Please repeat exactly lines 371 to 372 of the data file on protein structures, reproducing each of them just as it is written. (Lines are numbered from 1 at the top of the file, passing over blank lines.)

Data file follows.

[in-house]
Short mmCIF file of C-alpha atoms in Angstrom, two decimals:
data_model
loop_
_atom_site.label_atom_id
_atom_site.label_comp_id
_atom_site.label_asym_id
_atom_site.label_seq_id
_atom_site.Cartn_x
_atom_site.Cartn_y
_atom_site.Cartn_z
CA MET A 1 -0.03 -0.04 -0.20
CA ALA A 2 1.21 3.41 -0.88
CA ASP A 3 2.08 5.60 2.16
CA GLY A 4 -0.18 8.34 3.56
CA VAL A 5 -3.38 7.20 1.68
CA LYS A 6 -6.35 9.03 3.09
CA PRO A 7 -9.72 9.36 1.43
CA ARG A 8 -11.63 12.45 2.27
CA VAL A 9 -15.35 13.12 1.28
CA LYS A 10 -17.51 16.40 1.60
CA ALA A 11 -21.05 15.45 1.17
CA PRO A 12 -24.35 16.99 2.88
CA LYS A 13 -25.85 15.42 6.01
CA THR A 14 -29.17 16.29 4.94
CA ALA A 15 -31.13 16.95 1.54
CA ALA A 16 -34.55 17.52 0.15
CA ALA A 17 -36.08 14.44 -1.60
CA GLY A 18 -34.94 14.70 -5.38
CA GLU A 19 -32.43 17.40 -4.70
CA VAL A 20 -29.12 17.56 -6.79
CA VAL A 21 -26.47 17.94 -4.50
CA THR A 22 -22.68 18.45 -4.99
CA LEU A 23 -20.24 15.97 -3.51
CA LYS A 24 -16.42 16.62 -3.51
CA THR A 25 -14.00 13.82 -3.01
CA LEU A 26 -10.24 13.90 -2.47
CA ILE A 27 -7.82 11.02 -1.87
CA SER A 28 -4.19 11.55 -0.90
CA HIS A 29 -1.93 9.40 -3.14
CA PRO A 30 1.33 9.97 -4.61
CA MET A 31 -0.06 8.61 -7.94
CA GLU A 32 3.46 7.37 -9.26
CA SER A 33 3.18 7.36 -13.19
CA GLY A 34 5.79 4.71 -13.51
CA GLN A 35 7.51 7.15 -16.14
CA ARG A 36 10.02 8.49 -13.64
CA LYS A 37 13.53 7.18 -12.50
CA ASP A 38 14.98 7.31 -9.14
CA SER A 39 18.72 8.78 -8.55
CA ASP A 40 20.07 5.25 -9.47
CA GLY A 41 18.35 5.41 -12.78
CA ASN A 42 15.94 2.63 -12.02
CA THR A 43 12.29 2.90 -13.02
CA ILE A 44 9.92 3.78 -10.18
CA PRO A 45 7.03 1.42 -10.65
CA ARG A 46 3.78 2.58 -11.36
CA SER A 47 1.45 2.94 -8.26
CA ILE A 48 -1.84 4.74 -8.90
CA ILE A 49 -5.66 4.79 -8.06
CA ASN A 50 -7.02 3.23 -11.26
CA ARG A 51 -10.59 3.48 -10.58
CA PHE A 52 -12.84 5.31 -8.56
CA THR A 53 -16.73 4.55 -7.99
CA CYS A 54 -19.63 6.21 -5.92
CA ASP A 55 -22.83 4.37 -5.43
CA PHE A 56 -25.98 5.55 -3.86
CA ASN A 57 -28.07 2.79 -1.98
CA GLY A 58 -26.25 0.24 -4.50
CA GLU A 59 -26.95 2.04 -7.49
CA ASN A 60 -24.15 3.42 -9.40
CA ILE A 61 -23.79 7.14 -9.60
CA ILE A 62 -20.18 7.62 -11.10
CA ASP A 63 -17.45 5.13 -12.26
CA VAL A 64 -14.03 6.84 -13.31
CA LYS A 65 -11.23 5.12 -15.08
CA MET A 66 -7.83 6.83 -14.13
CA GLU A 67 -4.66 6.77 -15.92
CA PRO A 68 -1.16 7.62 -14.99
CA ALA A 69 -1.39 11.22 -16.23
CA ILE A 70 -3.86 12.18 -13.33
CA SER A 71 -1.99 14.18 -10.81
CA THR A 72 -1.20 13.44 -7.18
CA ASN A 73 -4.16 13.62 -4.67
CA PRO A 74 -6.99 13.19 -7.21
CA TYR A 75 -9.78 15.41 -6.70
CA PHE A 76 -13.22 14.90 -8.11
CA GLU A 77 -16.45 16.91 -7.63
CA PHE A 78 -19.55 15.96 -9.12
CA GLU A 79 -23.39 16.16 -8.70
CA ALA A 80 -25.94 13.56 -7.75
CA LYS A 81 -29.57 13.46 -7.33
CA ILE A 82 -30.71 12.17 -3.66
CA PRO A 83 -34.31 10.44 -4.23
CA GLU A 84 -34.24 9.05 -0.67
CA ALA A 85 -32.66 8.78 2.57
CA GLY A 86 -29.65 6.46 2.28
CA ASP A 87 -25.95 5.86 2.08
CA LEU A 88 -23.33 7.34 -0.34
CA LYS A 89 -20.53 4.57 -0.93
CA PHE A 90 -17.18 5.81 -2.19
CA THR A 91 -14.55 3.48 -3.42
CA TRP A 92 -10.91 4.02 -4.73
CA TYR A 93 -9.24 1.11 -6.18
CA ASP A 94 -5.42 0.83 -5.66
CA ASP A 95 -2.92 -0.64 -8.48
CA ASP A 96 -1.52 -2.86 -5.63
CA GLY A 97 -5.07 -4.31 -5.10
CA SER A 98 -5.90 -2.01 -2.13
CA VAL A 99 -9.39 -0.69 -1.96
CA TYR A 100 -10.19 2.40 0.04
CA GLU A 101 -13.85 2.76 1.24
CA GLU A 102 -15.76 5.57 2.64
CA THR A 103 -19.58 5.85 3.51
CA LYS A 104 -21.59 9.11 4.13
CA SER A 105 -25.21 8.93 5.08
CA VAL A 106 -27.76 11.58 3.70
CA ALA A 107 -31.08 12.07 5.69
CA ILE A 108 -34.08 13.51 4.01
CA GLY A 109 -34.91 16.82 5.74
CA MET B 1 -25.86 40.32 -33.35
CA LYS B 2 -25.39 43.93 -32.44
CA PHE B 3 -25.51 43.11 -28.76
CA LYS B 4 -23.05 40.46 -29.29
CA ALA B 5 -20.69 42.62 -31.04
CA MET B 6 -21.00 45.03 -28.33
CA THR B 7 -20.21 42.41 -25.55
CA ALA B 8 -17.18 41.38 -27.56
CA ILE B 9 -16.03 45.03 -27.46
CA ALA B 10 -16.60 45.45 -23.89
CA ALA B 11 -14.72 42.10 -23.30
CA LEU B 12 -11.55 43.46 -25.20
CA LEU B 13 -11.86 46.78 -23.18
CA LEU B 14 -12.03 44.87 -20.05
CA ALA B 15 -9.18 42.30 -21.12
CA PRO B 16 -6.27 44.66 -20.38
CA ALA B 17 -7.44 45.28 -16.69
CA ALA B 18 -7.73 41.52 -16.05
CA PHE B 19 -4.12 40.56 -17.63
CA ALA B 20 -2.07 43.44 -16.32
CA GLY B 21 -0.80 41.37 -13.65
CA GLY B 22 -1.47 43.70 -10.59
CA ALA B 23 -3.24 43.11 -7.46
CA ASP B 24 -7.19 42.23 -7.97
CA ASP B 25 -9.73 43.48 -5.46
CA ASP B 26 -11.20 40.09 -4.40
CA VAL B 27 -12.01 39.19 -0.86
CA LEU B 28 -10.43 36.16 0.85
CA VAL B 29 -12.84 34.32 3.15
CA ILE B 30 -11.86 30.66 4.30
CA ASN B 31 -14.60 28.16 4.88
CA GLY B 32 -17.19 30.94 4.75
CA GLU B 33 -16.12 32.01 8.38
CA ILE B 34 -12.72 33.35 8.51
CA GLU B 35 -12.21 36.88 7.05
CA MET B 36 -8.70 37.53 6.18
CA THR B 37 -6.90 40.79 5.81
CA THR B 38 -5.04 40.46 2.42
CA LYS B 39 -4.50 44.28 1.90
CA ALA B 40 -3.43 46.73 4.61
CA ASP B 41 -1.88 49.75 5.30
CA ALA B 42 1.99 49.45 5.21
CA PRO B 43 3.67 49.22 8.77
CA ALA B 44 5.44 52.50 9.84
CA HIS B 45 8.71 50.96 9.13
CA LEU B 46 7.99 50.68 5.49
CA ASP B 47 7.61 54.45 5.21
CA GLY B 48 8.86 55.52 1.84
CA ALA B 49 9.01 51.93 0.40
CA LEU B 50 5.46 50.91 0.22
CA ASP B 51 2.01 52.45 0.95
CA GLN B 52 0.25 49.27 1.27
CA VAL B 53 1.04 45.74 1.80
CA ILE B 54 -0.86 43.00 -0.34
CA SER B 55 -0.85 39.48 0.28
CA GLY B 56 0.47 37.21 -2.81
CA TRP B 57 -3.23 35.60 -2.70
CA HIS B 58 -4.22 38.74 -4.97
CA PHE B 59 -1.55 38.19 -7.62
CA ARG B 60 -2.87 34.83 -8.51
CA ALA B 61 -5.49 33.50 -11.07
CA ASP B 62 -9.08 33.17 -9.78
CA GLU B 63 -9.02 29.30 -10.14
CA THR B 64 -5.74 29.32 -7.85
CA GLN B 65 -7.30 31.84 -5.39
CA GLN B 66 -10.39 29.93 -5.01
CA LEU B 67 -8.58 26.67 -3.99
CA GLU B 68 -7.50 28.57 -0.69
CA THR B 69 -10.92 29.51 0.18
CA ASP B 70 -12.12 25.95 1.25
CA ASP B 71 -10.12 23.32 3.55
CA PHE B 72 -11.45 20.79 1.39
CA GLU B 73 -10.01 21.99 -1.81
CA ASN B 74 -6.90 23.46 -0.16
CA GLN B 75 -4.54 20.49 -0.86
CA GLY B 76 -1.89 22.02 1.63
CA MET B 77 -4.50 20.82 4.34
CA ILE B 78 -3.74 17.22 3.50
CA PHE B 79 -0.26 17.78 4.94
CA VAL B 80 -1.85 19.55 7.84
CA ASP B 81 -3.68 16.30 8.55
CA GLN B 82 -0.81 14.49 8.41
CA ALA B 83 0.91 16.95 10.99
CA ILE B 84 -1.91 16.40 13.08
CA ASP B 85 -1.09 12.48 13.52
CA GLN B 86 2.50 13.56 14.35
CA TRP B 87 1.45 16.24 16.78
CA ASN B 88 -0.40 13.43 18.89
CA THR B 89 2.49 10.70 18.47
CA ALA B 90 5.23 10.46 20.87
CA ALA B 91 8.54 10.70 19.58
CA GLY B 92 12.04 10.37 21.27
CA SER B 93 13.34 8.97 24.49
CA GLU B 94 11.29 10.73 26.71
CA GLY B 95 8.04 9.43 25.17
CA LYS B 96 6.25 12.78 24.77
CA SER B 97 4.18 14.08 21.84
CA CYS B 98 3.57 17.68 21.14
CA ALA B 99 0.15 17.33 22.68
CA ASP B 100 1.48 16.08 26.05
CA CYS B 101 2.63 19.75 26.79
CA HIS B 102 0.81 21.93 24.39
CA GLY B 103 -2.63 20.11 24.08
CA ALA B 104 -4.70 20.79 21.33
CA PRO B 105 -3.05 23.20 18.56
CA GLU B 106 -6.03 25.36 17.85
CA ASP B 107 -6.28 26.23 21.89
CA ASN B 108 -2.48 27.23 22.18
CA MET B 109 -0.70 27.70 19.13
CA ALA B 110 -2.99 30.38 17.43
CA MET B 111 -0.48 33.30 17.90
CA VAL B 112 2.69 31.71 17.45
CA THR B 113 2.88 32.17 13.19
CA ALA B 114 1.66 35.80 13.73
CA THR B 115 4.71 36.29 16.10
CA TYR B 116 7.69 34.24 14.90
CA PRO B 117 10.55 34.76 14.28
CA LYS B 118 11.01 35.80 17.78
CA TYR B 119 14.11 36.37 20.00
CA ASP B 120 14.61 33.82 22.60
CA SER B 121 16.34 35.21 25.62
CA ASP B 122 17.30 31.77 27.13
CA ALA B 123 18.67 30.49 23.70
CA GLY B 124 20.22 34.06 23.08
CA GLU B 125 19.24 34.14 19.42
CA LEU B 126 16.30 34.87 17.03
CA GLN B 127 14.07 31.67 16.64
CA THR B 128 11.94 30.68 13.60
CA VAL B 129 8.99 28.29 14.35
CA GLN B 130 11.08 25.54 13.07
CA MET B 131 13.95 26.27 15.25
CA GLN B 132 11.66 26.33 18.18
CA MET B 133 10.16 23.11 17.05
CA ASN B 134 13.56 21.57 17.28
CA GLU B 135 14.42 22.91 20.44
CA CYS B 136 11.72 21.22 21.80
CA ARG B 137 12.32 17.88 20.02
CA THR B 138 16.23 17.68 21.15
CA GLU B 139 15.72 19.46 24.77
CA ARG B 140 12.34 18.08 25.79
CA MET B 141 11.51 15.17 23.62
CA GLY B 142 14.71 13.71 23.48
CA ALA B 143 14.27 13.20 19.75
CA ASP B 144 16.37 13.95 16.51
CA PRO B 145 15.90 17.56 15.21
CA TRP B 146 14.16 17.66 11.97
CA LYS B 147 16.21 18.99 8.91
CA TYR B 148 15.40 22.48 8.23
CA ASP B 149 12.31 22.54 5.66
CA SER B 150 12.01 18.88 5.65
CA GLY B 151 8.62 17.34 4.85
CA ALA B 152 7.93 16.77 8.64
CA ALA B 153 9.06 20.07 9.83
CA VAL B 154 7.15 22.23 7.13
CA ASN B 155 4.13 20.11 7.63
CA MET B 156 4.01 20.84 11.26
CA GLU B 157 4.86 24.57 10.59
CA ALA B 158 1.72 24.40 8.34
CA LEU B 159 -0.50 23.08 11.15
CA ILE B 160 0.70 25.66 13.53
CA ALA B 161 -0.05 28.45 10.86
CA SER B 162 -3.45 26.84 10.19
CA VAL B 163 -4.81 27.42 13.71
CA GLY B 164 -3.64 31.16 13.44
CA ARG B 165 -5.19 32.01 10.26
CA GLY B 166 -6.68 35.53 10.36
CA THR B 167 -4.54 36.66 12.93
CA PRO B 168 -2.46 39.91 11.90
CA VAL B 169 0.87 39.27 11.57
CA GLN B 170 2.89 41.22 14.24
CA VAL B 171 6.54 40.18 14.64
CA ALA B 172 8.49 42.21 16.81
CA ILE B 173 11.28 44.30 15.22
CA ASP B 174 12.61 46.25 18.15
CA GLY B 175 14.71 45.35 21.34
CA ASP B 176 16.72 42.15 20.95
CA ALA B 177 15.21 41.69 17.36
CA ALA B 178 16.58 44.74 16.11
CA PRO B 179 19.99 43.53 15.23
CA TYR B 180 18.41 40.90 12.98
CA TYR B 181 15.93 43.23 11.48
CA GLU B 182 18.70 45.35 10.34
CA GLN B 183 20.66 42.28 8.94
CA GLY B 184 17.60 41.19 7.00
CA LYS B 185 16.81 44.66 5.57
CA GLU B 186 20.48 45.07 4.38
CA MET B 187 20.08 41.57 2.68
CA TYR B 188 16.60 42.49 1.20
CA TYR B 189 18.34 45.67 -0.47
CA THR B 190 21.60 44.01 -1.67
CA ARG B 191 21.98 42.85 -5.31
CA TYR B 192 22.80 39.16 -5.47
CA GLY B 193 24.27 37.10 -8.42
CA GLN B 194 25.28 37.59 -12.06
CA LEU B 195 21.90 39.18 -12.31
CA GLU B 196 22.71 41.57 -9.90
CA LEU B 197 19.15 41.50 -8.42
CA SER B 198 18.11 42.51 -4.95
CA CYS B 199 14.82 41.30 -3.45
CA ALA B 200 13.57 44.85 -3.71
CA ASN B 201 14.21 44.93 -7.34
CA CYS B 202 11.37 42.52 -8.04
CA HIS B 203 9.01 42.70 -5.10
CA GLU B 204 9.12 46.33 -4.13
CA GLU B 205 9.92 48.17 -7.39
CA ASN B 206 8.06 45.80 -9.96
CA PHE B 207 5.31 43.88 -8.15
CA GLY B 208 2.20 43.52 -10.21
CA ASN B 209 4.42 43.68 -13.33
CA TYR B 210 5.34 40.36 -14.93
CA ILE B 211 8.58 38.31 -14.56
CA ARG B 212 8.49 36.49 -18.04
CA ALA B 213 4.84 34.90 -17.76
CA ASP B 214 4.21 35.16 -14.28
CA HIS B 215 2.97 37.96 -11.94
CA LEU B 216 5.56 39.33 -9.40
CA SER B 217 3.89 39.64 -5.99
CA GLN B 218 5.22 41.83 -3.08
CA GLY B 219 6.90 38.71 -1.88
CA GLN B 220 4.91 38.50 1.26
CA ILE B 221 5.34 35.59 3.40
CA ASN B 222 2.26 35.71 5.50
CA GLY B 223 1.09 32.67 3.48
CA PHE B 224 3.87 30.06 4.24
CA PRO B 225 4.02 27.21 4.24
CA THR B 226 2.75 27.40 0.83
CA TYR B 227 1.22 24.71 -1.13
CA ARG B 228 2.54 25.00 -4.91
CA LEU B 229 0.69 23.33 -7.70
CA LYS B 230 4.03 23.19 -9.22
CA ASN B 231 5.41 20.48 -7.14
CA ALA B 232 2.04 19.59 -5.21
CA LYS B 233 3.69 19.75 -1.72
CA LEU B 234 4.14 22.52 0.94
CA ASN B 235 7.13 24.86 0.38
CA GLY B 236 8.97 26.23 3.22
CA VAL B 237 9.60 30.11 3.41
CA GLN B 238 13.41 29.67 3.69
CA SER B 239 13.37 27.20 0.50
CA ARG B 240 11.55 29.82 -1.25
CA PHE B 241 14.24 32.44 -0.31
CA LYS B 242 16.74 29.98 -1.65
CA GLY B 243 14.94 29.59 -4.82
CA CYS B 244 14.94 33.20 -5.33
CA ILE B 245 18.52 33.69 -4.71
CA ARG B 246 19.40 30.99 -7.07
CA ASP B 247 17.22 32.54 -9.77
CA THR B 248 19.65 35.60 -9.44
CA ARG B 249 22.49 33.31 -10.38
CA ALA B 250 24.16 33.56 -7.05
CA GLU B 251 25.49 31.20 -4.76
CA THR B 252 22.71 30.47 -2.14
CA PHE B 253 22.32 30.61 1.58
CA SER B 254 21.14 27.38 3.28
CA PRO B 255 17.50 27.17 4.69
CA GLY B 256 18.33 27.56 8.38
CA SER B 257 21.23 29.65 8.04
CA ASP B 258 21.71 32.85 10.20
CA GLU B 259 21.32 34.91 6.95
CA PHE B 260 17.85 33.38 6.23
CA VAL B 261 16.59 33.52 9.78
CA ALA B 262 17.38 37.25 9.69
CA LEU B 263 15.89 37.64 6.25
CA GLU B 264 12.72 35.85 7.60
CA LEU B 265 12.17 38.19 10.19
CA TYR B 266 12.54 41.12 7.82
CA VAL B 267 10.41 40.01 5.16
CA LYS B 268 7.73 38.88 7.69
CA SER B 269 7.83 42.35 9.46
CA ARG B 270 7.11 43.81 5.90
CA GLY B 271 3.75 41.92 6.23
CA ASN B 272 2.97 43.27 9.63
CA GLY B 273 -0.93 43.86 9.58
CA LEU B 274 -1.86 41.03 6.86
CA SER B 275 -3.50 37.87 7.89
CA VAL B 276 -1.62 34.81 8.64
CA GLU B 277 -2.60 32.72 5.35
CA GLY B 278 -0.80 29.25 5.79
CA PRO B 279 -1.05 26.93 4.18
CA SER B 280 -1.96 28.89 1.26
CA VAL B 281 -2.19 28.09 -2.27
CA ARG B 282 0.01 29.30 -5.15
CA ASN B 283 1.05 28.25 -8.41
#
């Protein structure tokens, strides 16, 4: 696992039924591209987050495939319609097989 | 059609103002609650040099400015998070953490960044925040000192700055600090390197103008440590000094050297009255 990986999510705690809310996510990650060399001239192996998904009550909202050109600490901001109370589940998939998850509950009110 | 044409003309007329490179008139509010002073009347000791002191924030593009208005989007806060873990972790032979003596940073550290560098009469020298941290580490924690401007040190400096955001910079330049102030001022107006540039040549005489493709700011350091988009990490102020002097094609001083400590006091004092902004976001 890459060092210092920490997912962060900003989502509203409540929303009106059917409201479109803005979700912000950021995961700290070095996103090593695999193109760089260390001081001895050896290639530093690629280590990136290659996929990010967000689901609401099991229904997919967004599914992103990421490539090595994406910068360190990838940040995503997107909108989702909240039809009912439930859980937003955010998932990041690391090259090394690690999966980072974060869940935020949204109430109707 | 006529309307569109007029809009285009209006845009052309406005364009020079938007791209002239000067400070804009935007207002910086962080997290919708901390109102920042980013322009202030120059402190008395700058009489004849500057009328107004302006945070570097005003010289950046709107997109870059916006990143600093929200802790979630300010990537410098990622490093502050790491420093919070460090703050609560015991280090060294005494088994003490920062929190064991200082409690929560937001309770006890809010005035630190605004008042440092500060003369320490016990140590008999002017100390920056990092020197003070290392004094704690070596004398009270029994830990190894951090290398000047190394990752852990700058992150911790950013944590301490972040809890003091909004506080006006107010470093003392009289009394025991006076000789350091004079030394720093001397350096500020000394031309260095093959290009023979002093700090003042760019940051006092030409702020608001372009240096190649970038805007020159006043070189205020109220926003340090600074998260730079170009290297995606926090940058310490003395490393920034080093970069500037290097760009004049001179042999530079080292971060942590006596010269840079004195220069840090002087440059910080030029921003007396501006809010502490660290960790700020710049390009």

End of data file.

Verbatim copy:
CA GLU B 251 25.49 31.20 -4.76
CA THR B 252 22.71 30.47 -2.14